A group of pastors from various churches marched to Parliament on Friday to demand 100% capacity in their churches over the Easter weekend. Picture: HENK KRUGER/African News Agency (ANA)
A group of pastors from various churches marched to Parliament on Friday to demand 100% capacity in their churches over the Easter weekend. Picture: HENK KRUGER/African News Agency (ANA)

Pastors march to demand that lockdown rules be relaxed to allow 100% capacity for Easter church services

By Siyabonga Kalipa Time of article published Mar 27, 2021

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Cape Town - With the Easter Weekend a week away Pastors Against Church Closures protested on the streets of Cape Town to voice their concerns.

The provincial convenor of the pastors Zongamele Baliso said the first time they marched the government ignored them.

“We were asking to be taken seriously but our government doesn’t want to, so now we are declaring that we will not be stopped by the president,” he said.

He said they demand churches to be allowed to operate in 100% capacity.

Baliso said they want to be taken seriously and the government must respect them because they are never consulted when decisions affecting them are made.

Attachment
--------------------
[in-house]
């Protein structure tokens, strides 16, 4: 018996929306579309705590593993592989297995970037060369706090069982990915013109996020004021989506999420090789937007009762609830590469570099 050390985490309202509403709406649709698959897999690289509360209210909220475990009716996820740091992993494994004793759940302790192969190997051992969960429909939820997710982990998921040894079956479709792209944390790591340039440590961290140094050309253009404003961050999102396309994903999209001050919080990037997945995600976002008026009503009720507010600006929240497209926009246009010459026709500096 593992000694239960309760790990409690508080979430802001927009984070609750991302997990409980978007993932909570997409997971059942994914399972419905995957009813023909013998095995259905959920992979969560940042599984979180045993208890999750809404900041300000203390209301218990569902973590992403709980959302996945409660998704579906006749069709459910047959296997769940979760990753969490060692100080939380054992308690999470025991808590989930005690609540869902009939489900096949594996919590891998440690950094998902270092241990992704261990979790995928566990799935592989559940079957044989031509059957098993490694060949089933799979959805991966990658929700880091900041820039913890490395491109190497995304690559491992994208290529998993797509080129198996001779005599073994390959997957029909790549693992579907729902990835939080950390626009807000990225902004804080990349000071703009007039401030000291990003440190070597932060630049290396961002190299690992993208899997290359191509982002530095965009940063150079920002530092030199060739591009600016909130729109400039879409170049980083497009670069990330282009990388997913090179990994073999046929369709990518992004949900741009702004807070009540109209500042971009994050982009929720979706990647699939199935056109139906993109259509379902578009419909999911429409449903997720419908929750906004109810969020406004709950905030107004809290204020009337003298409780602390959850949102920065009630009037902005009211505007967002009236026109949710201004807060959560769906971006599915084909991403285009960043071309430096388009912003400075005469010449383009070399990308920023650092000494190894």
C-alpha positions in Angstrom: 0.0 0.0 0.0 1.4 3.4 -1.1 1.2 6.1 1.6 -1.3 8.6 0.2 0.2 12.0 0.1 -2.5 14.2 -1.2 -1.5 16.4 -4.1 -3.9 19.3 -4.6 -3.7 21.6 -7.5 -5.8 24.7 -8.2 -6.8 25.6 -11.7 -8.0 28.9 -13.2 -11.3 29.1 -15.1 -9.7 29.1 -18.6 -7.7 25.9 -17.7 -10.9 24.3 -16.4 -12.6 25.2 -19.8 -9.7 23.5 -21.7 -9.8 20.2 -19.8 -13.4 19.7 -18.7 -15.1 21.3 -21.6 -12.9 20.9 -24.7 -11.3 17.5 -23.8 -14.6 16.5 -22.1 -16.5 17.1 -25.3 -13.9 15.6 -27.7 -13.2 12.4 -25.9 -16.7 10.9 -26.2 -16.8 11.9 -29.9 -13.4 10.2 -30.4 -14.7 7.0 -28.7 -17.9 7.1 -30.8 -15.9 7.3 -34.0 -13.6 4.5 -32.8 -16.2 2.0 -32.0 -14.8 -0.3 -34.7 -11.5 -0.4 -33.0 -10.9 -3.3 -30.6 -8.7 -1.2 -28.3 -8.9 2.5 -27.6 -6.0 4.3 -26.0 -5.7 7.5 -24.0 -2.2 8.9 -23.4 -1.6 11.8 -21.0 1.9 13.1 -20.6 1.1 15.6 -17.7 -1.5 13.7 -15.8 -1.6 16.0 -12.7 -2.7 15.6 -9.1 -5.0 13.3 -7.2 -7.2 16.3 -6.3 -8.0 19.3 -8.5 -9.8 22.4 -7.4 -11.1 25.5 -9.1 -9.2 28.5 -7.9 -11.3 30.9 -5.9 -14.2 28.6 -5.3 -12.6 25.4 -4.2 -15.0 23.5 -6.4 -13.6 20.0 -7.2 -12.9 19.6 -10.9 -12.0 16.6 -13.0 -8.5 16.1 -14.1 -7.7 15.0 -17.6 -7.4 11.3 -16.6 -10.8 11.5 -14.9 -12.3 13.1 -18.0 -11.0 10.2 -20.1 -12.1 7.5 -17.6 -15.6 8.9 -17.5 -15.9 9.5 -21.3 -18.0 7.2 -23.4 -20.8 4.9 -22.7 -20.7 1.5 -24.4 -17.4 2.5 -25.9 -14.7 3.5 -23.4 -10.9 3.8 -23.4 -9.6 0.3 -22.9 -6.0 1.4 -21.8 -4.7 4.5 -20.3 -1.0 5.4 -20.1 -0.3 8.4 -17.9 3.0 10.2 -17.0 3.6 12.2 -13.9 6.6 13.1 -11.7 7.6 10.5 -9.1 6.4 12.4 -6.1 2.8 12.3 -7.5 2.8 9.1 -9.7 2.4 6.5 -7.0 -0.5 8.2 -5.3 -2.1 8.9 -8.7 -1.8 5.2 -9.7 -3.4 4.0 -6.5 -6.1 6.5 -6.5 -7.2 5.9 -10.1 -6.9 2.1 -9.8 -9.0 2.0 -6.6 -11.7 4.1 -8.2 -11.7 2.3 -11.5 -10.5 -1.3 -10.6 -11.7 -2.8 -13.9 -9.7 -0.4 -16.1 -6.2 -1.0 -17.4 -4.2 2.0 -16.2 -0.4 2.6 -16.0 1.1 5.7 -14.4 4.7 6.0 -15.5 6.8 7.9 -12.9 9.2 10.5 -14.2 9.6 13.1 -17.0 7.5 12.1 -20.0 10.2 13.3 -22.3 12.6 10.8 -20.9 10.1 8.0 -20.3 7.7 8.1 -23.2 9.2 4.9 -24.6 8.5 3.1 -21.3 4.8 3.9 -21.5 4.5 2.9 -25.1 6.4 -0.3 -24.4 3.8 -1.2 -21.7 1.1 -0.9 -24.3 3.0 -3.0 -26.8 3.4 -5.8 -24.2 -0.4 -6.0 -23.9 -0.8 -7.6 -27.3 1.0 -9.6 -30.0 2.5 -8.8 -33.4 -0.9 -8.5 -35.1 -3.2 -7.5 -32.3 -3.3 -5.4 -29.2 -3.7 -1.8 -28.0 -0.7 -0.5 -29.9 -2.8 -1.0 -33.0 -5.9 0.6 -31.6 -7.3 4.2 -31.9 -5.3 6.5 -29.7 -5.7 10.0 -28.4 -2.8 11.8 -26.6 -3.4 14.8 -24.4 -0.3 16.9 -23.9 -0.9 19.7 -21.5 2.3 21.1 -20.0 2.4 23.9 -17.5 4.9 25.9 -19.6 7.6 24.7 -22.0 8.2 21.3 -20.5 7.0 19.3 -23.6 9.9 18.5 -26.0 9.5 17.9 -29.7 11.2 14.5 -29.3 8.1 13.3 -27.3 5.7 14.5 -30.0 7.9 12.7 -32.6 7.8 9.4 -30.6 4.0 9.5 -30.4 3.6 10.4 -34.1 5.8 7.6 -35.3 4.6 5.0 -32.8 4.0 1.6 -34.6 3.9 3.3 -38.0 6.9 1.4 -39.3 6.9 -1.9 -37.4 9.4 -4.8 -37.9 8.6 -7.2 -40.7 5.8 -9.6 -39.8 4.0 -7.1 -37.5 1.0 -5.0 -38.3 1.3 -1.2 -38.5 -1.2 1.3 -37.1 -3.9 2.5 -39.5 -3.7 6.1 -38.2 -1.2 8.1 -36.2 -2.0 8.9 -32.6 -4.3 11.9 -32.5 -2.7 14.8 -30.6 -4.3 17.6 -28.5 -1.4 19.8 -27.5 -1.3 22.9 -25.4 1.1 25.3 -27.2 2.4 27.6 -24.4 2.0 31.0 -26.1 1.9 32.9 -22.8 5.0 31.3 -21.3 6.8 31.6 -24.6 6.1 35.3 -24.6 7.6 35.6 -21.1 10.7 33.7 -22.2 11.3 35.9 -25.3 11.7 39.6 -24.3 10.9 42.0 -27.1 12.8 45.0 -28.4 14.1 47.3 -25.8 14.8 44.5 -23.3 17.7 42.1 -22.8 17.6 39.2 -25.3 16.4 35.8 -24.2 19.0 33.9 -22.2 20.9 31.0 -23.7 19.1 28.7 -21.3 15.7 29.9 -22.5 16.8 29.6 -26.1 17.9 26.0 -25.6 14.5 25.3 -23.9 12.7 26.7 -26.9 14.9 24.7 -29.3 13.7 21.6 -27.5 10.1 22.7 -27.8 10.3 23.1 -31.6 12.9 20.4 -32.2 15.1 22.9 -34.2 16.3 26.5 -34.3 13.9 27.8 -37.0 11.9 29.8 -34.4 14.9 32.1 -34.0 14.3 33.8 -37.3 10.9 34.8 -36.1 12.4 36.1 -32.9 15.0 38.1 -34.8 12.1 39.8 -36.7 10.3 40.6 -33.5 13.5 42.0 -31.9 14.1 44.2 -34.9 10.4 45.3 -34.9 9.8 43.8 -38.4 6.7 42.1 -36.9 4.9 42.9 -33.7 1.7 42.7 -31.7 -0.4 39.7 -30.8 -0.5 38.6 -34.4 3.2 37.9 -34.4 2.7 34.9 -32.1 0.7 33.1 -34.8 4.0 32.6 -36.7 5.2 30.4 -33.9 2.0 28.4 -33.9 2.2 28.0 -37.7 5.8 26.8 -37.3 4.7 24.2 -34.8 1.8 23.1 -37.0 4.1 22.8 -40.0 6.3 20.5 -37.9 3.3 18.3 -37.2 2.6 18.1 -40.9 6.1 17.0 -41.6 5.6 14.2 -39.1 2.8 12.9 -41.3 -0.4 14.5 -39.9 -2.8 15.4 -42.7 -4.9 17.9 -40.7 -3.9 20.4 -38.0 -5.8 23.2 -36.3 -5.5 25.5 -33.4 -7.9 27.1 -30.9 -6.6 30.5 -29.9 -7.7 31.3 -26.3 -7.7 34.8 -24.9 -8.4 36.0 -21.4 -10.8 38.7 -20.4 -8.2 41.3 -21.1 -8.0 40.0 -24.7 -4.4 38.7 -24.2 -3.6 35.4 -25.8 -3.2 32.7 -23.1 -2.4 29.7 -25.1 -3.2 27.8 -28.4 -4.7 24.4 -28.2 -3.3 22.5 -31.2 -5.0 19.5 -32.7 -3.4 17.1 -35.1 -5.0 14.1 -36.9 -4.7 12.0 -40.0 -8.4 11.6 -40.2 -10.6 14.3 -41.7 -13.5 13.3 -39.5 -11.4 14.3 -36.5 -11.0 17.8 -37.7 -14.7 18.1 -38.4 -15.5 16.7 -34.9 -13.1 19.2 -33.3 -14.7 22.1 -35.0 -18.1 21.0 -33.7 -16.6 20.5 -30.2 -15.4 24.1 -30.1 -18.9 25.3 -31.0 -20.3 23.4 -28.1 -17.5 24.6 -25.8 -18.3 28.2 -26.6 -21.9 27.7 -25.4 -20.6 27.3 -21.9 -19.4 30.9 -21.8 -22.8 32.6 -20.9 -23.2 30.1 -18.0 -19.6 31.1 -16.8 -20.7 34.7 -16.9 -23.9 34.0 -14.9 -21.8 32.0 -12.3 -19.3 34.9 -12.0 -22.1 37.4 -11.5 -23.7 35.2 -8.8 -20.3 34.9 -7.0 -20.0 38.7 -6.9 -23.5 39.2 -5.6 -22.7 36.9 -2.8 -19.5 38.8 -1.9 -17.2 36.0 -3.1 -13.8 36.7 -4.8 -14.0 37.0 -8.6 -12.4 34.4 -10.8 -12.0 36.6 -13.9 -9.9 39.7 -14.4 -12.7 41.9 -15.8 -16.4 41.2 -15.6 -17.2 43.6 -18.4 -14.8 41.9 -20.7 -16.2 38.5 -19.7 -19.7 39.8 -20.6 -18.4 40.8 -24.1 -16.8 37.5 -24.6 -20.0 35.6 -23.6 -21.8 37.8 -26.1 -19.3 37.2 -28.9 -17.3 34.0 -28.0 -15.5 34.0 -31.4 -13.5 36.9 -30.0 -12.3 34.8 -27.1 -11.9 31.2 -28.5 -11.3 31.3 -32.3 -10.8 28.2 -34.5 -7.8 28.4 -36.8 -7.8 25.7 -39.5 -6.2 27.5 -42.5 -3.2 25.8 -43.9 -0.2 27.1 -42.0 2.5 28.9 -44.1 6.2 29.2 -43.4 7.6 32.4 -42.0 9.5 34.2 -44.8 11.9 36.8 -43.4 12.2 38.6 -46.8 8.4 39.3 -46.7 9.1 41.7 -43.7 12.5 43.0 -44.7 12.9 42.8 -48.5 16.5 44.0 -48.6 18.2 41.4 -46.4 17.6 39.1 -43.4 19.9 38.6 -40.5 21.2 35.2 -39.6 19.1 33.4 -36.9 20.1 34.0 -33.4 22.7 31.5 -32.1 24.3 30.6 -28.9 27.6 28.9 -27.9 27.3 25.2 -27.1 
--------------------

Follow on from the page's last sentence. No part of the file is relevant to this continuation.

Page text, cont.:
The pastors said they found it hard to believe that church gatherings are among super spreader events because any event can be a super spreader if protocol is not followed.

“What makes us think that the same Covid-19 measures, including social distancing and hygiene protocols implemented in businesses, can't be practised at religious institutions, which usually only meet for a few hours a week?” asked the statement.

The statement said what pastors want is to minister to their congregants while following Covid-19 protocols. For the government to shut church doors, without proper consultation, was irrational and uncalled for.

The pastors said double standards imposed on churches are undeniable because taxis operate at 100% capacity, shopping centres remain open.

The statement further reads that there is no scientific evidence for South Africa’s lockdown rules pertaining to churches, most make no sense unless the motive is political or to quiet churches.

Baliso said after the Easter Weekend they do not want a situation where churches will be closed and there are other issues that they feel the government needs to respond to.

“We have given the government seven working days to respond to our memorandum of grievances if they do not we will continue making noise until we are heard,” he said.

Weekend Argus

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